In the IoT business, much of the technology is governed by how smart the software is. Hardware, by itself, acts as an enabler, and software makes the solution. In the past, the cost of goods sold (COGS) was a trivial amount in comparison to the hardware. However, it now represents a major chunk of the cost due to the software development and maintenance required. The IoT is mostly about software, so not only are hardware margins squeezed (see Challenge 1), but software will add a tangible, costly, nonscalable element to the cost equation due to the wide selection of systems (and the functions they perform).
Some companies enjoy a horizontal ecosystem of embedded hardware; Microchip is a good example. Others need to build solutions around embedded hardware — and in some cases even build complete vertical solutions. Since IoT devices can be found in healthcare, industrial, agricultural, surveillance, automation, and many other areas, the software needed is inherently unique depending on the market. Unlike mobile phones, where unprecedented growth and adoption have led to combined efforts around the Android OS, the IoT is not currently at that stage and has multiple, distinct verticals. Consolidation within a vertical is anticipated over time, but costs will be an innovation barrier for many.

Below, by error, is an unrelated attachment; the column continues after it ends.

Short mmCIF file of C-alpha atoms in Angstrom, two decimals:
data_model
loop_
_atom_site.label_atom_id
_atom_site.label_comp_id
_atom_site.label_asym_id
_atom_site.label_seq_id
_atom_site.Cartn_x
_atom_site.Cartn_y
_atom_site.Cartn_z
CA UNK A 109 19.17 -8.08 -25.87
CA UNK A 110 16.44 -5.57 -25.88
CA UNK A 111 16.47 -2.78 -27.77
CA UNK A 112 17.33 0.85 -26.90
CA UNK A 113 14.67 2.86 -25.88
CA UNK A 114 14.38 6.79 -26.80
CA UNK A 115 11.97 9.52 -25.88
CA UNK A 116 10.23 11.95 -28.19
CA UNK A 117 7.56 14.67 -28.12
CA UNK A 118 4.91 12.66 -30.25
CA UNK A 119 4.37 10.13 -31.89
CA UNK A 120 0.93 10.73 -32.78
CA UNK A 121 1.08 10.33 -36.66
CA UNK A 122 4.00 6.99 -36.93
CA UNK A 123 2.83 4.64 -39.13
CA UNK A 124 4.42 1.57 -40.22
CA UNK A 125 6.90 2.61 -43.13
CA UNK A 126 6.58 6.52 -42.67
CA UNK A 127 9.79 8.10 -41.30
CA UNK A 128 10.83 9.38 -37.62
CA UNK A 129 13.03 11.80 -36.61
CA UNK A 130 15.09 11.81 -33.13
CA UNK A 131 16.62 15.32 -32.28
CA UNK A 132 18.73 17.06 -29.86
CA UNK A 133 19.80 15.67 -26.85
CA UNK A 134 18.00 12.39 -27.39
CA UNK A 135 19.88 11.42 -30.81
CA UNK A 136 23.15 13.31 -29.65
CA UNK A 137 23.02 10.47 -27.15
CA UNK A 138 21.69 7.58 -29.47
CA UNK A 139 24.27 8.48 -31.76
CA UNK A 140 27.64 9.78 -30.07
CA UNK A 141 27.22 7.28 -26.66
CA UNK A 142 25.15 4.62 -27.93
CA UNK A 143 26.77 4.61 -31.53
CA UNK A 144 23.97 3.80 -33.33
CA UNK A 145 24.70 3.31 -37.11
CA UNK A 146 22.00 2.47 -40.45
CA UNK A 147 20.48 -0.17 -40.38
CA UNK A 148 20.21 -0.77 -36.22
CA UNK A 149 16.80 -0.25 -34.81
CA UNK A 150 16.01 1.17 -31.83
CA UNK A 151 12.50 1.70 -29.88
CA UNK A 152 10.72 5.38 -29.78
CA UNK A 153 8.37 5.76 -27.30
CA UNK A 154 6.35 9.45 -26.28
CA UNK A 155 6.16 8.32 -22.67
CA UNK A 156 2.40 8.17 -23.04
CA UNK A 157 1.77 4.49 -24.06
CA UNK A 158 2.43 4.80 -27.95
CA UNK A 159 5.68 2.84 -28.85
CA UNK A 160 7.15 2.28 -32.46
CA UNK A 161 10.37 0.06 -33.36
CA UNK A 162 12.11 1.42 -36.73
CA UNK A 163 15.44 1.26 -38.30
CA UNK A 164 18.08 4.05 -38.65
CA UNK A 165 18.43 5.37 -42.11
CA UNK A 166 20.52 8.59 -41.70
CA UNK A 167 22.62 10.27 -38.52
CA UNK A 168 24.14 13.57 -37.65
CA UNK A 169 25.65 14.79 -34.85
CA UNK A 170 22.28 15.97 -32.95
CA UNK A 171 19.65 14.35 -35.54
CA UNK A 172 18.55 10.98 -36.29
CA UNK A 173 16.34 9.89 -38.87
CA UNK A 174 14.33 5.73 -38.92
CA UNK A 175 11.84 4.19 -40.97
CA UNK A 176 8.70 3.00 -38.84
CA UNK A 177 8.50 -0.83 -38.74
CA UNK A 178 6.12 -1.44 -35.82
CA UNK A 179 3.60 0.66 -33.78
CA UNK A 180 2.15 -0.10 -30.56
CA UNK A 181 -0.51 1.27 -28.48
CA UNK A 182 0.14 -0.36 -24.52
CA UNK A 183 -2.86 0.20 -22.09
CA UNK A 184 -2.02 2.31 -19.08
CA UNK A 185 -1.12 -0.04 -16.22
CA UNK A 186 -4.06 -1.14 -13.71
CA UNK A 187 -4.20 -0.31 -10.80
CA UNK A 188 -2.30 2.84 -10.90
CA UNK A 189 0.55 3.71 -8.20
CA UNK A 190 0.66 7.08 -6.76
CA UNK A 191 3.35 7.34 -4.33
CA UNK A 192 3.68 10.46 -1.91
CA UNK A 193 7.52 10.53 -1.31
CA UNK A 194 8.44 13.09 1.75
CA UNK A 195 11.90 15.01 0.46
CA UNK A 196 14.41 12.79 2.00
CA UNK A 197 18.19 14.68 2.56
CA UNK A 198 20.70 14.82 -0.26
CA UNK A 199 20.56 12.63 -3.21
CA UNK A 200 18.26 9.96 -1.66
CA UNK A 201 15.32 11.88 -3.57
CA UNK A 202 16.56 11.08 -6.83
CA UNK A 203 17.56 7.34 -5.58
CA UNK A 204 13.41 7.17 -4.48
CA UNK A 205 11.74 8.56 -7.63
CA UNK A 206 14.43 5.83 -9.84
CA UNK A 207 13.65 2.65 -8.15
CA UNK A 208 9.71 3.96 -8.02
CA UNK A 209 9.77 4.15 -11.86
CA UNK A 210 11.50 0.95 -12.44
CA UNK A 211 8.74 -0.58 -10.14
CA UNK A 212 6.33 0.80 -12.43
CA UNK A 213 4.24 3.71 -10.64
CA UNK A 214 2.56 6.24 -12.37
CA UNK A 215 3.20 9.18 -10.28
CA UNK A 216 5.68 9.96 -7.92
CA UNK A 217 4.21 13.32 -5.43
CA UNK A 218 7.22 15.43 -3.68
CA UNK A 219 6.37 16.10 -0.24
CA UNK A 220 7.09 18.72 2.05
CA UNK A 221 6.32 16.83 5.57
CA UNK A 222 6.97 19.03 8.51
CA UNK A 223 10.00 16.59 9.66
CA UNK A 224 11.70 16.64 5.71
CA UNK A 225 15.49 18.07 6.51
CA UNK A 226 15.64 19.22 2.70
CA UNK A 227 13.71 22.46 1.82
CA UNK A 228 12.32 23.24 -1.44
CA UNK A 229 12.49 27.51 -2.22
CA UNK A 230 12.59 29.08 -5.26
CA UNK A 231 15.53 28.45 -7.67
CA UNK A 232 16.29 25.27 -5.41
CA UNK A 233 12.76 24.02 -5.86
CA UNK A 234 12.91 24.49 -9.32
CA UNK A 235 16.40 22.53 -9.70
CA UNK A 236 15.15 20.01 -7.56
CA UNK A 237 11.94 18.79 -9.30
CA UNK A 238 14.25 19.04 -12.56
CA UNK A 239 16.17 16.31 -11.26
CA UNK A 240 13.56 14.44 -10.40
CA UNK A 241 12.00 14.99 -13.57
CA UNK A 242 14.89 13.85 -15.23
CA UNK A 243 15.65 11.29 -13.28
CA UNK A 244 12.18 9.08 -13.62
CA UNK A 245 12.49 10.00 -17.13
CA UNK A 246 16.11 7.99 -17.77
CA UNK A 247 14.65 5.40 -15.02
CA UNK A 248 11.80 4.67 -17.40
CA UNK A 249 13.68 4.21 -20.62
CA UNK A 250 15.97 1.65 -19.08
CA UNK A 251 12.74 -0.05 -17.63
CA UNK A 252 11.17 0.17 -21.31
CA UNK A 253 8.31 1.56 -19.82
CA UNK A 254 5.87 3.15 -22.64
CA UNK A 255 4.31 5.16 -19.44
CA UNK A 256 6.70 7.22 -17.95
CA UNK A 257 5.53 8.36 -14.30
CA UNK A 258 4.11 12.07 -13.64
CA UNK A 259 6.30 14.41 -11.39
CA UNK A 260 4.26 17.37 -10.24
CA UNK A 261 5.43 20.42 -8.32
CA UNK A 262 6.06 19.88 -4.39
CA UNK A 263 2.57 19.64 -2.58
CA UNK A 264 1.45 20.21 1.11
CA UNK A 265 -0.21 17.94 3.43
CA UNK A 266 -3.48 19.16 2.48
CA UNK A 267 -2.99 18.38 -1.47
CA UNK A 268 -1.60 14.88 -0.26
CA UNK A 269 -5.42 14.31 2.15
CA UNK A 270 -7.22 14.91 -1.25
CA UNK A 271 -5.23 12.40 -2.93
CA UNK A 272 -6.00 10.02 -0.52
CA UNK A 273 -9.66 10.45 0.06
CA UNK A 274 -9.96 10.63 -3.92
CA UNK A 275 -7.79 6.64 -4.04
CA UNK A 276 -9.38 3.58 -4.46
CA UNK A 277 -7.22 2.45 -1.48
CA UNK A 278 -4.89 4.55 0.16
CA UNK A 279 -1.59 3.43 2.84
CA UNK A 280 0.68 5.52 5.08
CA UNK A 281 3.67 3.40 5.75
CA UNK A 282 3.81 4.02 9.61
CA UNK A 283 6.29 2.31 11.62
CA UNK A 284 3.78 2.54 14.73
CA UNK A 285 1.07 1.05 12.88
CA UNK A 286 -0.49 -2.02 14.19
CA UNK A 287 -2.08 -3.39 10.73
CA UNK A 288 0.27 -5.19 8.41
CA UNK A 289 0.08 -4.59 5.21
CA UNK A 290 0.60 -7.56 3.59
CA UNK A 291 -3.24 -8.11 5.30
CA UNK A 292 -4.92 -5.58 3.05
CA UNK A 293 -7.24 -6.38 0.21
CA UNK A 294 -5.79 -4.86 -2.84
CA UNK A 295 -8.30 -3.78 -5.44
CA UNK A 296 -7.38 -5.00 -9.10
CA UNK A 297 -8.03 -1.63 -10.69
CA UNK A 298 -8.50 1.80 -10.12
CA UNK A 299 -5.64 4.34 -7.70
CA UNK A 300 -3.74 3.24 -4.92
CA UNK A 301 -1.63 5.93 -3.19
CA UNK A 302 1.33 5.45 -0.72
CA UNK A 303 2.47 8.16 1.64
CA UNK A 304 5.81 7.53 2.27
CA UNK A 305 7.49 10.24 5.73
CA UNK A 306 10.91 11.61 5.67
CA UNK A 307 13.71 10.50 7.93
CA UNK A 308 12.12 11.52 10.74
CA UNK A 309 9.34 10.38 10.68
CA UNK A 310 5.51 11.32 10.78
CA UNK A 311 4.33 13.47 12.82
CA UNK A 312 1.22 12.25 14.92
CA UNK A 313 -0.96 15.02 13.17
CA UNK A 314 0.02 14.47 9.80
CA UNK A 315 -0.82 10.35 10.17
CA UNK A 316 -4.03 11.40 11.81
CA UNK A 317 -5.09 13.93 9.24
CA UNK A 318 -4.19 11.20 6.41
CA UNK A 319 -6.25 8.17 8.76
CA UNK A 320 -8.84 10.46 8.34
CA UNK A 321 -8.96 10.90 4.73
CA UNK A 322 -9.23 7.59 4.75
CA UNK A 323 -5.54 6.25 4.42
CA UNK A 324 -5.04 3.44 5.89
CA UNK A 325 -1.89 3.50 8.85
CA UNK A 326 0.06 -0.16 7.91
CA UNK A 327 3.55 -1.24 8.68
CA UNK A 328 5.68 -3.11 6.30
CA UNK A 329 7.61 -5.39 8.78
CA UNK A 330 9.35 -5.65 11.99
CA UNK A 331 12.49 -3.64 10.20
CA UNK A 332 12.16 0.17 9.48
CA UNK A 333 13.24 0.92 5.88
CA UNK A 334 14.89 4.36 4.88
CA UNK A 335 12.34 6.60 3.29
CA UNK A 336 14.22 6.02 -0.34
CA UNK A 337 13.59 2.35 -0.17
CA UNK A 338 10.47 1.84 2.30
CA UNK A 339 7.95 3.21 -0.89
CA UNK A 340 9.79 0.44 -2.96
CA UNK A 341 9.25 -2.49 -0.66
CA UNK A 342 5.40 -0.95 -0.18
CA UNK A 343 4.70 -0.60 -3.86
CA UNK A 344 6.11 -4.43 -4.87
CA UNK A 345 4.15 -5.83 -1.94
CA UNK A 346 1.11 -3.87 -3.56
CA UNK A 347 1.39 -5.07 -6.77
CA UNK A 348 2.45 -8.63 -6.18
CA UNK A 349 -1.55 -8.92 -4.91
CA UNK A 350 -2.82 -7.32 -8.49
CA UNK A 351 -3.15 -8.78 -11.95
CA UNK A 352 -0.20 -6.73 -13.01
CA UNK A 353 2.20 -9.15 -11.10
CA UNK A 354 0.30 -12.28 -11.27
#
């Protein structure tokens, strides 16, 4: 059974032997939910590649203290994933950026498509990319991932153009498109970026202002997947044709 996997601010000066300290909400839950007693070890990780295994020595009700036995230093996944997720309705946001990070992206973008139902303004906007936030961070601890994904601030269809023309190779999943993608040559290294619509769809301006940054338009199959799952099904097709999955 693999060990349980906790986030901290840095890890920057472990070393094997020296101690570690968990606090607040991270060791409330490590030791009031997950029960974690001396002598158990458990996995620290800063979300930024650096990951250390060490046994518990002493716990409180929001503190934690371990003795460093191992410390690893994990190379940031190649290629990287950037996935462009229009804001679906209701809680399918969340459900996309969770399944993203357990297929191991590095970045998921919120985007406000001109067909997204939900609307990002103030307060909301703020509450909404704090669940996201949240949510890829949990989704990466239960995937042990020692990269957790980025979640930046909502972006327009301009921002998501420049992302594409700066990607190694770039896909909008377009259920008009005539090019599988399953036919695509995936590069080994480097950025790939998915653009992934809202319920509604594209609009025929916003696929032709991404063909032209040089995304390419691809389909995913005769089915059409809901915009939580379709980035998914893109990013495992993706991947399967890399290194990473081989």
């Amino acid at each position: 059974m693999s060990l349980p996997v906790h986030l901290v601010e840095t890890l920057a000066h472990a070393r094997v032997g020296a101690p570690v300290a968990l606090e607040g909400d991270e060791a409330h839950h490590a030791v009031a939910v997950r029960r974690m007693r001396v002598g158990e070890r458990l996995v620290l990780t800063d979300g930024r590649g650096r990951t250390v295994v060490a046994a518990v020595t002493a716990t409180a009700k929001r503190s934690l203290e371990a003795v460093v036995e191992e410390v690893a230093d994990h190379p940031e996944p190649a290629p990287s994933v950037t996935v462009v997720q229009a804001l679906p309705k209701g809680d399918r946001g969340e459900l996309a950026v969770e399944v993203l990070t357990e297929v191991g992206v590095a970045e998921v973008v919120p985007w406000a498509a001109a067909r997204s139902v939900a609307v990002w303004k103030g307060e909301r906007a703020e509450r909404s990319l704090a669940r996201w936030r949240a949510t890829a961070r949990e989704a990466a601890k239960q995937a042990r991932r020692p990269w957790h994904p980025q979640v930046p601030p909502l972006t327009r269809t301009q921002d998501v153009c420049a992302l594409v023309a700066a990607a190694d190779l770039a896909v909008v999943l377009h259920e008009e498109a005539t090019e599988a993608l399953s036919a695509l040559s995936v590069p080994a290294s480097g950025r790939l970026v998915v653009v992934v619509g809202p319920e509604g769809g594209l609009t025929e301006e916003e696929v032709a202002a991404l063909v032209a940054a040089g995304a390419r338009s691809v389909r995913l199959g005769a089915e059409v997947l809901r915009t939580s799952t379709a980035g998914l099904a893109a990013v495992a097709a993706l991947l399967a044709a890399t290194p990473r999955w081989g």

Challenge 3: Missing standards
In today's design silos=, it's hard to see how one silo in itself can be profitable, given the above two challenges. Without being able to leverage hardware and software across verticals, production costs may exceed revenue, assuming traditional business models.
The rather obvious solution is the creation of a common set of tools to enable:
- Commonality among verticals leveraging technologies such as virtualization for security and multi-tenant systems, code portability for widespread nonfragmented software availability, secure platform/boot and secure update software, and embedded operating systems
- “Cross-talk” among differing devices, allowing one system to talk to another system through a set of common APIs and therefore a common “language”